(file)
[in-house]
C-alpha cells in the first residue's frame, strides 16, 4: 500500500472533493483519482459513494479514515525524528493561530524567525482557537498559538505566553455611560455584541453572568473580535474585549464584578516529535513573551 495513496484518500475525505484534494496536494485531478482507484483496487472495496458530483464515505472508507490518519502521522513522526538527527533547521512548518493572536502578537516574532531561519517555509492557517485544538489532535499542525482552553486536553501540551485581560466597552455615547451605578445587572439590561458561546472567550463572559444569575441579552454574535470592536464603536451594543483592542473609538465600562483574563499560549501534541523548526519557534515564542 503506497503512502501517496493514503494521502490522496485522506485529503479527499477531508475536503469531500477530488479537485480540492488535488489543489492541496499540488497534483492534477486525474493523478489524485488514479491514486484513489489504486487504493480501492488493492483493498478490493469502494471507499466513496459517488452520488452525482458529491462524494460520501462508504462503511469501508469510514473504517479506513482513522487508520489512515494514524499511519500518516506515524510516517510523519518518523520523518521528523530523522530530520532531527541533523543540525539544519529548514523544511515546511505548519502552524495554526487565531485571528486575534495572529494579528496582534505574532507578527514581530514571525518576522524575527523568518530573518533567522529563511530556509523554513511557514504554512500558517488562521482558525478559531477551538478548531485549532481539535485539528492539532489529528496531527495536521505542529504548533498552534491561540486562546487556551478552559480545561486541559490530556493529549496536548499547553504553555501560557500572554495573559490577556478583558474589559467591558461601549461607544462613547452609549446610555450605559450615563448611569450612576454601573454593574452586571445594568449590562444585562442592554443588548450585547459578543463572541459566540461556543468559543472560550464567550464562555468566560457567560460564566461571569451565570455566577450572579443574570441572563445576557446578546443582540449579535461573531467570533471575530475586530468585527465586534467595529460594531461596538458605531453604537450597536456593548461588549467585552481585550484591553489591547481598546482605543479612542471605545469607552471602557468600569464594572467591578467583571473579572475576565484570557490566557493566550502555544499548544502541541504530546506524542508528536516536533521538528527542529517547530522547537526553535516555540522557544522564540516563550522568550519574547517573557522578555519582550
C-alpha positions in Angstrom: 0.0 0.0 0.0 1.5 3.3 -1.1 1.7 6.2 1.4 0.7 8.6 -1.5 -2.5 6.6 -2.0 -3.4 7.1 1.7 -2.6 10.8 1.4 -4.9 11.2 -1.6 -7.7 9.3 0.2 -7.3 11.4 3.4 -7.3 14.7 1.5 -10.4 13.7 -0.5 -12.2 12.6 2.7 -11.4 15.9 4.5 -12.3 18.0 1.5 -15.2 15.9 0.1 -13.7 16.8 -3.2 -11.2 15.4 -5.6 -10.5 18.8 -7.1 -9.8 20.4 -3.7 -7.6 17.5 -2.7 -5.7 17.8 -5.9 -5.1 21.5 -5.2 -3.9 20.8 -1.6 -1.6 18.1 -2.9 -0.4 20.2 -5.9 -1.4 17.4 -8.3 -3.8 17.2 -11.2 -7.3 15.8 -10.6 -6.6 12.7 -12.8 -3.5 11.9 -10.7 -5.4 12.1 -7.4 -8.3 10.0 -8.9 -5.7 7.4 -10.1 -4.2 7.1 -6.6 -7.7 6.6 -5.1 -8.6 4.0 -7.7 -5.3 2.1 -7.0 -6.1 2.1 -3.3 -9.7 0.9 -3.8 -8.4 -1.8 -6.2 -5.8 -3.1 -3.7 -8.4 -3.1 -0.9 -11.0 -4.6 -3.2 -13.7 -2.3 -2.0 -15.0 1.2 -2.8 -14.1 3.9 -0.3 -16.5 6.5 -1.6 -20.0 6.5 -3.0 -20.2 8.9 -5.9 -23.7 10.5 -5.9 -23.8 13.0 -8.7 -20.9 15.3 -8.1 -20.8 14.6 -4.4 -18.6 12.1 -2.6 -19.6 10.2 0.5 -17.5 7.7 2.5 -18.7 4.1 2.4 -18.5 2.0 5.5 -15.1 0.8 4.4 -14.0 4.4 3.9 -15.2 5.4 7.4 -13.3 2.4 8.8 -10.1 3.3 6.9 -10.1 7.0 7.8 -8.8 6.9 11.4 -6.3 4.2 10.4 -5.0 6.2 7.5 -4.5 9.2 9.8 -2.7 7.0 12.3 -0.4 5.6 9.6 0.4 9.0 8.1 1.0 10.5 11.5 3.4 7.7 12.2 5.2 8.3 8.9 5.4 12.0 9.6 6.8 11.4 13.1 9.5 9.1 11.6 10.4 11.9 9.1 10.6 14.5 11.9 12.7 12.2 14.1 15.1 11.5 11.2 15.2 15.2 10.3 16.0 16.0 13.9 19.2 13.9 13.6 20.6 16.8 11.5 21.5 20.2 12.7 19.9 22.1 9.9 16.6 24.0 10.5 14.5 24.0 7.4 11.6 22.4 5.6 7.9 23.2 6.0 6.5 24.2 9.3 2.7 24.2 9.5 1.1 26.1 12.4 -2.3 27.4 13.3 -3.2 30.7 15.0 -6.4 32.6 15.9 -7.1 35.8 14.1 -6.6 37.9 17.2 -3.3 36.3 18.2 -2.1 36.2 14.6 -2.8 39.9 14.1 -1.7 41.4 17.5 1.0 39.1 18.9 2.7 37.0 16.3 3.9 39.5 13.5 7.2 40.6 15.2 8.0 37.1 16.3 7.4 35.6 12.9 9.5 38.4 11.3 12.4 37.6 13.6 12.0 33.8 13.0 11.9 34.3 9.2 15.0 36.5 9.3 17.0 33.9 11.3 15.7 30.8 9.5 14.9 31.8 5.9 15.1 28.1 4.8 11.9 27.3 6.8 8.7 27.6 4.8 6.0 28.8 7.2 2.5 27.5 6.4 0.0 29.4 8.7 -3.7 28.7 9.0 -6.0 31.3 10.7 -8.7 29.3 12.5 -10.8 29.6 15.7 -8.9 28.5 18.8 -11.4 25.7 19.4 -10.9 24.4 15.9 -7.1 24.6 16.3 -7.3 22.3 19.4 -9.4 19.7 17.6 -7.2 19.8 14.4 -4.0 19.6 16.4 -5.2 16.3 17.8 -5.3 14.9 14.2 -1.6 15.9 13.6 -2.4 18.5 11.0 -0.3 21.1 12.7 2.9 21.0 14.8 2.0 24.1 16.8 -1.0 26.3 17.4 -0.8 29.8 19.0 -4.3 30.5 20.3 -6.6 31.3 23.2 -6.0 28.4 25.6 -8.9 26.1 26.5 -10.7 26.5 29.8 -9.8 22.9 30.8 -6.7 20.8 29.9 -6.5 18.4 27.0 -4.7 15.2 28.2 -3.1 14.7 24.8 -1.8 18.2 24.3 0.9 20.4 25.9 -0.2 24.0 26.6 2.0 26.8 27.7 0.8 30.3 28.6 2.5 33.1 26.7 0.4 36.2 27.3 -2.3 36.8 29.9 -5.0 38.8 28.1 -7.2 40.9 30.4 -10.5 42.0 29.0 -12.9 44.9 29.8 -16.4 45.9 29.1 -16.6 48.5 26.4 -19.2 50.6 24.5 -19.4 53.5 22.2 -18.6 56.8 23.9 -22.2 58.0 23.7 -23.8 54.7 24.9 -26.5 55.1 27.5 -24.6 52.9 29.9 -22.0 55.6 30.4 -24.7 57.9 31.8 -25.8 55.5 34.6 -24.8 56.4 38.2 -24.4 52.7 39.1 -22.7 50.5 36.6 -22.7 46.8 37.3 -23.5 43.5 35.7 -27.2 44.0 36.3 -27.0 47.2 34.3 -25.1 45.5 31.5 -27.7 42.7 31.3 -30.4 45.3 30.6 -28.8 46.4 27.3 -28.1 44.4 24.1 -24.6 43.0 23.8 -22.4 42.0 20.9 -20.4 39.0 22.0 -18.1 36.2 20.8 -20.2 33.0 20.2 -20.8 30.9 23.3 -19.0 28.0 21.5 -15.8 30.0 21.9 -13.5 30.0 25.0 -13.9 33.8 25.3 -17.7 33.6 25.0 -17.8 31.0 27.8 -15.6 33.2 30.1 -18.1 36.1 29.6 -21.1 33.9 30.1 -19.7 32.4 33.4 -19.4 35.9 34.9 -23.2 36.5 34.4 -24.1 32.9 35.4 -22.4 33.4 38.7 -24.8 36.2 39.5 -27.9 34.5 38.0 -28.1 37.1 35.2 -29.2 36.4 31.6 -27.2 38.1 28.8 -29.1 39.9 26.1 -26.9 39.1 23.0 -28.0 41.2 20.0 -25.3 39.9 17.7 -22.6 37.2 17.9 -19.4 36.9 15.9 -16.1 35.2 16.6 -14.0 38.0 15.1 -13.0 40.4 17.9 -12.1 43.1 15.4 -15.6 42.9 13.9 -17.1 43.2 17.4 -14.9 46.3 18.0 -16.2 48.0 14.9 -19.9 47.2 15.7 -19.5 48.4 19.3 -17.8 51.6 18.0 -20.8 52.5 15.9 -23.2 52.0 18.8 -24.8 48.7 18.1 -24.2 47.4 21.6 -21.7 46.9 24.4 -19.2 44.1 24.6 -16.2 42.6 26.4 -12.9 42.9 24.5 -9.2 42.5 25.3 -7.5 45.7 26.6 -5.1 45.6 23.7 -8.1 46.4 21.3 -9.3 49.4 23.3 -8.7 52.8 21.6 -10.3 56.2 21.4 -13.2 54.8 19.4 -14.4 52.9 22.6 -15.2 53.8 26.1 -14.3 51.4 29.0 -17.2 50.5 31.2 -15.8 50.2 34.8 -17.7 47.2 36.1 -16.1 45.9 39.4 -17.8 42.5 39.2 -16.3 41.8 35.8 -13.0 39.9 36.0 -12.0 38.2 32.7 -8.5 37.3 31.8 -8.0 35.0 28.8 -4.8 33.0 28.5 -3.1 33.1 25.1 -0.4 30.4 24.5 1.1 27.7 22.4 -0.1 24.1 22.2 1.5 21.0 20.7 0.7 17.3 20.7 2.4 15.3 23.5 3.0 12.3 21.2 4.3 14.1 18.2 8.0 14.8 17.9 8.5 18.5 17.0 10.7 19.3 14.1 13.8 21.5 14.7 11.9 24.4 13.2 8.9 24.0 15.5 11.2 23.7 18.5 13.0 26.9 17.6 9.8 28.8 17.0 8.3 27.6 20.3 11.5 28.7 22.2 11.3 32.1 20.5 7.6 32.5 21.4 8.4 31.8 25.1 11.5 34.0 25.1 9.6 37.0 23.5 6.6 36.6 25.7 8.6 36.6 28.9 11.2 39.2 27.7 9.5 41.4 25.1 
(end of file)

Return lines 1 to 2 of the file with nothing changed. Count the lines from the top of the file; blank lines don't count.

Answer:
[in-house]
C-alpha cells in the first residue's frame, strides 16, 4: 500500500472533493483519482459513494479514515525524528493561530524567525482557537498559538505566553455611560455584541453572568473580535474585549464584578516529535513573551 495513496484518500475525505484534494496536494485531478482507484483496487472495496458530483464515505472508507490518519502521522513522526538527527533547521512548518493572536502578537516574532531561519517555509492557517485544538489532535499542525482552553486536553501540551485581560466597552455615547451605578445587572439590561458561546472567550463572559444569575441579552454574535470592536464603536451594543483592542473609538465600562483574563499560549501534541523548526519557534515564542 503506497503512502501517496493514503494521502490522496485522506485529503479527499477531508475536503469531500477530488479537485480540492488535488489543489492541496499540488497534483492534477486525474493523478489524485488514479491514486484513489489504486487504493480501492488493492483493498478490493469502494471507499466513496459517488452520488452525482458529491462524494460520501462508504462503511469501508469510514473504517479506513482513522487508520489512515494514524499511519500518516506515524510516517510523519518518523520523518521528523530523522530530520532531527541533523543540525539544519529548514523544511515546511505548519502552524495554526487565531485571528486575534495572529494579528496582534505574532507578527514581530514571525518576522524575527523568518530573518533567522529563511530556509523554513511557514504554512500558517488562521482558525478559531477551538478548531485549532481539535485539528492539532489529528496531527495536521505542529504548533498552534491561540486562546487556551478552559480545561486541559490530556493529549496536548499547553504553555501560557500572554495573559490577556478583558474589559467591558461601549461607544462613547452609549446610555450605559450615563448611569450612576454601573454593574452586571445594568449590562444585562442592554443588548450585547459578543463572541459566540461556543468559543472560550464567550464562555468566560457567560460564566461571569451565570455566577450572579443574570441572563445576557446578546443582540449579535461573531467570533471575530475586530468585527465586534467595529460594531461596538458605531453604537450597536456593548461588549467585552481585550484591553489591547481598546482605543479612542471605545469607552471602557468600569464594572467591578467583571473579572475576565484570557490566557493566550502555544499548544502541541504530546506524542508528536516536533521538528527542529517547530522547537526553535516555540522557544522564540516563550522568550519574547517573557522578555519582550